Mac Eng arms the frontlines with masks: Faculty, students create protective equipment for healthcare workers – Faculty of Engineering

MacEng arms the frontlines with masks: Faculty, students create protective equipment for healthcare workers

McMaster engineers, physicians, students and industry partners join forces to create timely solutions to the high demand for more personal protective equipment (PPE) for frontline workers.

A person wearing a cloth mask and McMaster lab coat

In the first part of the “Mac Eng arms the frontlines” series, we take a look at masks.

Faculty, staff and students across McMaster Engineering have turned their focus on creating solutions to combat the shortage of personal protective equipment (PPE) for local healthcare workers. 

In addition to joining other faculties last week in a large donation of supplies to local hospitals, McMaster engineers are designing and testing mask prototypes which can be made locally. 

This comes amid a call from the federal government for homegrown solutions to increase “desperately needed” equipment in the fight against COVID-19.

Overseen and coordinated by John Preston, Associate Dean of Research & External Relations and Ishwar K. Puri, Dean of Engineering, teams are working with manufacturing companies, government partners and local healthcare professionals with the goal of soon getting these prototypes to the frontlines. 

“There are close to a hundred individuals across the faculty – faculty, staff members and students – involved in these activities, some remotely and others in labs across campus,” says Puri, calling the collective efforts “large and heroic.”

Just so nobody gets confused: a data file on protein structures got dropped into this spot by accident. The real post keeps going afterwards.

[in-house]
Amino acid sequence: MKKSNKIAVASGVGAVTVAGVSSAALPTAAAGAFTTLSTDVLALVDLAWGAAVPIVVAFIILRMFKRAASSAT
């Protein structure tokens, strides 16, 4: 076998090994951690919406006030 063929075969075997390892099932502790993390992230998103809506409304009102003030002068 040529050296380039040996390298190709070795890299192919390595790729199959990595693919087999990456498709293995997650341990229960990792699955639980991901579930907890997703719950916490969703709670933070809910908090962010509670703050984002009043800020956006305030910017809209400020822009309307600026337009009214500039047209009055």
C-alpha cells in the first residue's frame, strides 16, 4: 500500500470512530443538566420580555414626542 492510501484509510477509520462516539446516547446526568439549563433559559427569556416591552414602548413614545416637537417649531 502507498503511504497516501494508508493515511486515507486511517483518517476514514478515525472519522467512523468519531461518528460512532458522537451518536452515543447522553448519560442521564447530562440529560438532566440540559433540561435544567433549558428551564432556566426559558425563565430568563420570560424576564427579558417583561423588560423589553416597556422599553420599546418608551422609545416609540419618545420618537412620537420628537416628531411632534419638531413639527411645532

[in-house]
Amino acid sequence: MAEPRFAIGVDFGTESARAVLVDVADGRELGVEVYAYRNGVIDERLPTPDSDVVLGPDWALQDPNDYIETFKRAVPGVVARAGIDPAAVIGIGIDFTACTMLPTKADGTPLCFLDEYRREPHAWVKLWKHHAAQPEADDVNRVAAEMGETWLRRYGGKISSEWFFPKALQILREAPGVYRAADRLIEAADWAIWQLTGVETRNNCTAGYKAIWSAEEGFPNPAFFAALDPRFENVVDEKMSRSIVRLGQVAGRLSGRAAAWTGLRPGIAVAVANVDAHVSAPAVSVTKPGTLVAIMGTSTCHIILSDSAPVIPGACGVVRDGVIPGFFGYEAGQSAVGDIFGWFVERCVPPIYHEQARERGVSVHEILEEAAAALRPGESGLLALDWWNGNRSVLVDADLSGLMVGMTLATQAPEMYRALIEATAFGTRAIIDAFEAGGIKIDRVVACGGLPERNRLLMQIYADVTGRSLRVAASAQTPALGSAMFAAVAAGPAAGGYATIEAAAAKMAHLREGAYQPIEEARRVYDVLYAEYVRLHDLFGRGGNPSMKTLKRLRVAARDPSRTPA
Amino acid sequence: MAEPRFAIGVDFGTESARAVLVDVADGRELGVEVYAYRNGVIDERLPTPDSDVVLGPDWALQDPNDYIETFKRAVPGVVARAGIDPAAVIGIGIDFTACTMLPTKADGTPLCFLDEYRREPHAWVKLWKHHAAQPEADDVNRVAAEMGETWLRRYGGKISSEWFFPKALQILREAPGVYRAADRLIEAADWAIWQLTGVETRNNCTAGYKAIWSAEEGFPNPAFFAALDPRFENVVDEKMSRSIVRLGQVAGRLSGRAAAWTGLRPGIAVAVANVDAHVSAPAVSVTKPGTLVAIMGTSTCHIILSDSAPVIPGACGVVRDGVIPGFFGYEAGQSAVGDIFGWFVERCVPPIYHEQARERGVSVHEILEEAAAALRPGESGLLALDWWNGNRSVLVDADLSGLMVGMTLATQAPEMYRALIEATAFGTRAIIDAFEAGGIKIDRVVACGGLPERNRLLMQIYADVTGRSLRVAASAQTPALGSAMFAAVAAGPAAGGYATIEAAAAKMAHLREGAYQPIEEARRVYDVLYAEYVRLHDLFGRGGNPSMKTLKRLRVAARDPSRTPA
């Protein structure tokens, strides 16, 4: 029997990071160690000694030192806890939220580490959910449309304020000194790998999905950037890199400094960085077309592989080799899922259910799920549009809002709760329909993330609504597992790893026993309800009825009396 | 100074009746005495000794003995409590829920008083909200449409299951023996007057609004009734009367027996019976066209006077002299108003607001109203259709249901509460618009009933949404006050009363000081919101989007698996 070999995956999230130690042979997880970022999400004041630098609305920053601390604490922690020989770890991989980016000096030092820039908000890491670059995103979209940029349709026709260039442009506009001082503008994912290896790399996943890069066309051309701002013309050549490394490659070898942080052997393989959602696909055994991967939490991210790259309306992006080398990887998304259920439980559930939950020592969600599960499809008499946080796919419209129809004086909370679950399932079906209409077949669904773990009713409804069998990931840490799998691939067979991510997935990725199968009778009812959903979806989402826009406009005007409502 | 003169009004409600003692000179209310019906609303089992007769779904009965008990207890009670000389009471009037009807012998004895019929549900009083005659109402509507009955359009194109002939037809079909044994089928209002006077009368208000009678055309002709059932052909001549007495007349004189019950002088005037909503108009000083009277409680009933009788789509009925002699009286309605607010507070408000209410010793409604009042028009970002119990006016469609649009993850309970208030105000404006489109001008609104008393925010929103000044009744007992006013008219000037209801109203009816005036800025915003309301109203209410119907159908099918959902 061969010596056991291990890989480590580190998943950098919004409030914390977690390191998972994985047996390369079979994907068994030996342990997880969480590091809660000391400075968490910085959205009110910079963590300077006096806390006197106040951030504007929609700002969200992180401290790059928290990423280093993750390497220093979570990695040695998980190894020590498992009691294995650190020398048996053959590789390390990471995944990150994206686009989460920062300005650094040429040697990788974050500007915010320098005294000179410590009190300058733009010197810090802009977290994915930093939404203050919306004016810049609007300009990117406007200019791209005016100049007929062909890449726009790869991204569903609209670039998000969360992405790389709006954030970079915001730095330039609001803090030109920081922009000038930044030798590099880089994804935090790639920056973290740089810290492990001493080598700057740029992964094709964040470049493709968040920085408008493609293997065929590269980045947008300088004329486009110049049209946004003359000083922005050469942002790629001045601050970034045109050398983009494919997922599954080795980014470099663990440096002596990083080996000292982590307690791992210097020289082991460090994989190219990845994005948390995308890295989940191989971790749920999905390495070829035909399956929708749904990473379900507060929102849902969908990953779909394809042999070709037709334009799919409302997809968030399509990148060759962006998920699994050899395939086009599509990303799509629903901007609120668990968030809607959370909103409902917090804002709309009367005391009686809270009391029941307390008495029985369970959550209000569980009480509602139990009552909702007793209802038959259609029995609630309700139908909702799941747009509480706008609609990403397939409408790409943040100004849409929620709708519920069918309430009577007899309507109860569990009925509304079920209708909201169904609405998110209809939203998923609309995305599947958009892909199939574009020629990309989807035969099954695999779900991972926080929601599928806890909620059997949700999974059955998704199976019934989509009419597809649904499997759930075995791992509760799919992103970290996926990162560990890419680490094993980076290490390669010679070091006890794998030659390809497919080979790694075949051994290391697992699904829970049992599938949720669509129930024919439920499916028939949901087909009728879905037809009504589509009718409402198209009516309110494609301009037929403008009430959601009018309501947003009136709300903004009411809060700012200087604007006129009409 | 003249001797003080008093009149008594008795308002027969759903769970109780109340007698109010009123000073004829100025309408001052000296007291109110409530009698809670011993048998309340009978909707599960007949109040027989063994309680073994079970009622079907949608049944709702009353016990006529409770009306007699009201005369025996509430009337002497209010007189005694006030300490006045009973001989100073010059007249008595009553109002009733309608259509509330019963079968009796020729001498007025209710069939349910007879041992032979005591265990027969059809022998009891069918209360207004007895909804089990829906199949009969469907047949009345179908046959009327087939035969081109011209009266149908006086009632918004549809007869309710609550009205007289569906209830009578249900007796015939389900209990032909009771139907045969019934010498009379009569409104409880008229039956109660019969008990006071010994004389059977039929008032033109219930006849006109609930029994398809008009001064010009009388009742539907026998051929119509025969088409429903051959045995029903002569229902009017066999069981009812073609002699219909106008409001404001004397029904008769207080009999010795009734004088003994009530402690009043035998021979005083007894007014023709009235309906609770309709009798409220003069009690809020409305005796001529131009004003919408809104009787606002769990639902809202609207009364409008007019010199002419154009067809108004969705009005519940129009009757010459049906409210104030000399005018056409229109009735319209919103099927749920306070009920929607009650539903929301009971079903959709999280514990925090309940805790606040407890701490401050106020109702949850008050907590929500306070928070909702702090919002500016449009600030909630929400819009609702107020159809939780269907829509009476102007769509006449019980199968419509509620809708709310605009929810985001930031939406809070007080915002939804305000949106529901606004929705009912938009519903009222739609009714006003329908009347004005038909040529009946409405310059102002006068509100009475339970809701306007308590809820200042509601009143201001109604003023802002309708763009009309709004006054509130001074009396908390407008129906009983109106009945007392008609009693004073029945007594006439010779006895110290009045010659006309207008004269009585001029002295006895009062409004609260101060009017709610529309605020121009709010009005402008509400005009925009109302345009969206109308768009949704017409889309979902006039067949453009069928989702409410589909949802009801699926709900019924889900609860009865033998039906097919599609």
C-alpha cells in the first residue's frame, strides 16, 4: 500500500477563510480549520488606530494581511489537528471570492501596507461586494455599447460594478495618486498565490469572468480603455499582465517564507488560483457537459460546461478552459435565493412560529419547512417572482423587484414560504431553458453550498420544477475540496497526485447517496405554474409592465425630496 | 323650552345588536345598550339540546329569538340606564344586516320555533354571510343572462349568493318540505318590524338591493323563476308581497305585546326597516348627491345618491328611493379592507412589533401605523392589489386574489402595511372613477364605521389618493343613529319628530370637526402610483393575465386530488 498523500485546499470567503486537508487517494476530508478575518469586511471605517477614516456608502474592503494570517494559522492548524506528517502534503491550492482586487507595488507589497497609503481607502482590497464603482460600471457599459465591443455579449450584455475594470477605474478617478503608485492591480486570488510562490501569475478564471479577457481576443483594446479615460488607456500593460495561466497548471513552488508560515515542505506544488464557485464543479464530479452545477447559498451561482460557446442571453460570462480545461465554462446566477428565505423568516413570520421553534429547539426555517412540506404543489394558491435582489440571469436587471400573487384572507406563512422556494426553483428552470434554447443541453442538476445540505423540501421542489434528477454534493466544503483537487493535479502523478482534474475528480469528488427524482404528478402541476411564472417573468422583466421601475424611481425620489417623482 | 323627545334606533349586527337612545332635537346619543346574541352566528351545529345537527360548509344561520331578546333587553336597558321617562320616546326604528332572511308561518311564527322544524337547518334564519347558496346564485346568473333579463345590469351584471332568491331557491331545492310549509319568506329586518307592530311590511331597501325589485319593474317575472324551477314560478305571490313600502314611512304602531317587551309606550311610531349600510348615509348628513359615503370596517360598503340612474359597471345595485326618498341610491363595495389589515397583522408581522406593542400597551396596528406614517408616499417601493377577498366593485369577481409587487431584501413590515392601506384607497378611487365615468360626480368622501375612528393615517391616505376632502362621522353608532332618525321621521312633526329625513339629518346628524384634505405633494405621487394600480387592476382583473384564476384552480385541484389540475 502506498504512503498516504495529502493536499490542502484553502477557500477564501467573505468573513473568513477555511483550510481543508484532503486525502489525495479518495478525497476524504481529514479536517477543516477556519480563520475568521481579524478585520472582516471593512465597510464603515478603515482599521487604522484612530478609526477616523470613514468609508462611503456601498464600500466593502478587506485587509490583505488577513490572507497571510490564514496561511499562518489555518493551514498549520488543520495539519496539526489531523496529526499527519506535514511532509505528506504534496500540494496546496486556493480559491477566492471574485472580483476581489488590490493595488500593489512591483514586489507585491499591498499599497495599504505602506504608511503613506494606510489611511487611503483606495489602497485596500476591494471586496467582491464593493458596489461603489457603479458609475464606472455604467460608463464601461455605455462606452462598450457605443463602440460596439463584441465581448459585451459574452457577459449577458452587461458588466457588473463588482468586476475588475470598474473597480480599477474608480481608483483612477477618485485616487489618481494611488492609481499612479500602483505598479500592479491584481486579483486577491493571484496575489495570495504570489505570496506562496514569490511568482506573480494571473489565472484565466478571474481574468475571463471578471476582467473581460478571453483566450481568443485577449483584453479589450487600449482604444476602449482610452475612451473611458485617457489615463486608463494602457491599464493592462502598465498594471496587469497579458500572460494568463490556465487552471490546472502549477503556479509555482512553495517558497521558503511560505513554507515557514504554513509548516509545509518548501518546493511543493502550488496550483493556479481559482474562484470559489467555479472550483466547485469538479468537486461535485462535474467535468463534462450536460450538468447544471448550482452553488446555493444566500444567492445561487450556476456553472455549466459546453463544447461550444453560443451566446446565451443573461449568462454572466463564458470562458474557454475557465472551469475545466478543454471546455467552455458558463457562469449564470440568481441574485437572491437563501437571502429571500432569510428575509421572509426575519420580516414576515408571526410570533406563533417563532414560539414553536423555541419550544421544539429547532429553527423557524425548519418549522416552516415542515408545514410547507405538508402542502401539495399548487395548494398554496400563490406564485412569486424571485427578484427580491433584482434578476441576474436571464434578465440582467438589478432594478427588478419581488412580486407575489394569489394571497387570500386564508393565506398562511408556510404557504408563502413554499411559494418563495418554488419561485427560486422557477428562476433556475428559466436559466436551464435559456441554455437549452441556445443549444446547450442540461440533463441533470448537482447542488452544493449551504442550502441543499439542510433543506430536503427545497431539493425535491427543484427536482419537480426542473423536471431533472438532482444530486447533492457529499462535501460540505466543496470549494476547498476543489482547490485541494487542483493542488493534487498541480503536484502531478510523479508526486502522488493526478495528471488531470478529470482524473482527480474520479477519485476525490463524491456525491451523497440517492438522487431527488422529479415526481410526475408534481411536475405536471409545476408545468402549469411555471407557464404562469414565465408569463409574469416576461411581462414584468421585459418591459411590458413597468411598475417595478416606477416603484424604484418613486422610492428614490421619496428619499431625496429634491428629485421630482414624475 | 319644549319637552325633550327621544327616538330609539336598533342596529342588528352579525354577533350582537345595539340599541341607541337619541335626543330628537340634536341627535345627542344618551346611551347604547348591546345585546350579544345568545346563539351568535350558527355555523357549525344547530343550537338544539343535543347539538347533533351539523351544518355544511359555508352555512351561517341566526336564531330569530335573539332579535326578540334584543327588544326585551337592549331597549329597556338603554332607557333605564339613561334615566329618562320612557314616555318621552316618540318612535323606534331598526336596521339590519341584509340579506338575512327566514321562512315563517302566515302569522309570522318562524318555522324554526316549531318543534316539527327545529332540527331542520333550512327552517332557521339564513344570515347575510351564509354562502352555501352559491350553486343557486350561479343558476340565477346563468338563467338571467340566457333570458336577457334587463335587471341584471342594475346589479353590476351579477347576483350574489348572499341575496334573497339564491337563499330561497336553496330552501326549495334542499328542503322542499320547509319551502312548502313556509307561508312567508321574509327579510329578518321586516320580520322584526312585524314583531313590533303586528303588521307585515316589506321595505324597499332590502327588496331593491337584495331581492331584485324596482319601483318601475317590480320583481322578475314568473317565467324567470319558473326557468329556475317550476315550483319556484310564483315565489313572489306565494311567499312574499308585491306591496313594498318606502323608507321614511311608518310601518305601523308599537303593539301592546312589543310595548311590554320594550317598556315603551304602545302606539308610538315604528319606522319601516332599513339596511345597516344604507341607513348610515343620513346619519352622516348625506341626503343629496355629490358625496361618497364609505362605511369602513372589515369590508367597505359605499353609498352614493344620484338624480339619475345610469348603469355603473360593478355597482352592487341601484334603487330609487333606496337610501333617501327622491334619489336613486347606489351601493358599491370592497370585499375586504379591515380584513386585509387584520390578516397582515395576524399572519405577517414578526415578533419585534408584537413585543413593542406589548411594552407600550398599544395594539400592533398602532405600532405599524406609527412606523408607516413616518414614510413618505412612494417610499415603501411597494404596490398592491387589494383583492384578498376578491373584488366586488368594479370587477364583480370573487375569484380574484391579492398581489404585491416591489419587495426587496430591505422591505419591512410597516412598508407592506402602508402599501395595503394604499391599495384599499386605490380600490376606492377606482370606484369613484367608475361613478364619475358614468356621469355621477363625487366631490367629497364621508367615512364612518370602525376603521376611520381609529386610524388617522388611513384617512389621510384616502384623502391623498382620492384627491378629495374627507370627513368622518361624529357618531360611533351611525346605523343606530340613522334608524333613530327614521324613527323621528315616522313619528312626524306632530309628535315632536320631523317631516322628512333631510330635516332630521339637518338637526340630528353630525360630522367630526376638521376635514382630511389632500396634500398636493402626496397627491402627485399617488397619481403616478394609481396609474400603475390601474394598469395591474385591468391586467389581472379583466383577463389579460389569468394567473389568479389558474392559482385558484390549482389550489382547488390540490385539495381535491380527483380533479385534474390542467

The efforts are being coordinated by the office of the Associate Dean of Research, virtually connecting teams working on similar projects.

“There’s never been this kind of putting aside of egos and willingness to stretch outside of people’s comfort zones,” Preston told the CBC on Monday. 

This story is part of a series looking at different ways MacEng arms the frontlines. Here’s the latest on the faculty’s mask projects.

Our McMaster Engineering researchers step up: Surgical and N95 masks 

What is it? 

A group is on track to having L3 surgical masks and N95 mask prototypes ready for manufacturing. They’re building a personalized-fit N95 mask adaptor that will seal better to faces to prevent leakage. 

Who is involved? 

The Masks@Mac project is by mechanical engineers Rakesh Sahu, Suvojit Ghosh and Ravi Selvaganapathy. Research engineer Dariush Firouzi has been key to developing the mask designs. 

They’re working with Dr. Alison Fox-Robichaud, a staff physician at Hamilton Health Sciences (HHS) and a professor in McMaster’s department of medicine, who is testing the masks away from patients and providing real-time feedback.

Chemical engineers are also instrumental in the testing process, including David Latulippe, Charles de Lannoy and Zeinab Hosseini-Doust. 

Engineering physics professor Qiyin Fang, respiratory medicine physicians Imran Satia and Kieran Killian, and three engineering students are working to further the N95 mask design. 

Niko Apparel, a Hamilton-based custom apparel company has stepped up to offer manufacturing services for surgical masks. They’ll be able to make about 5,000 masks per day for local hospitals. 

APC Filtration, a Brantford-based air filter equipment manufacturer is providing in-house pressure drop and aerosol rejection testing for the masks.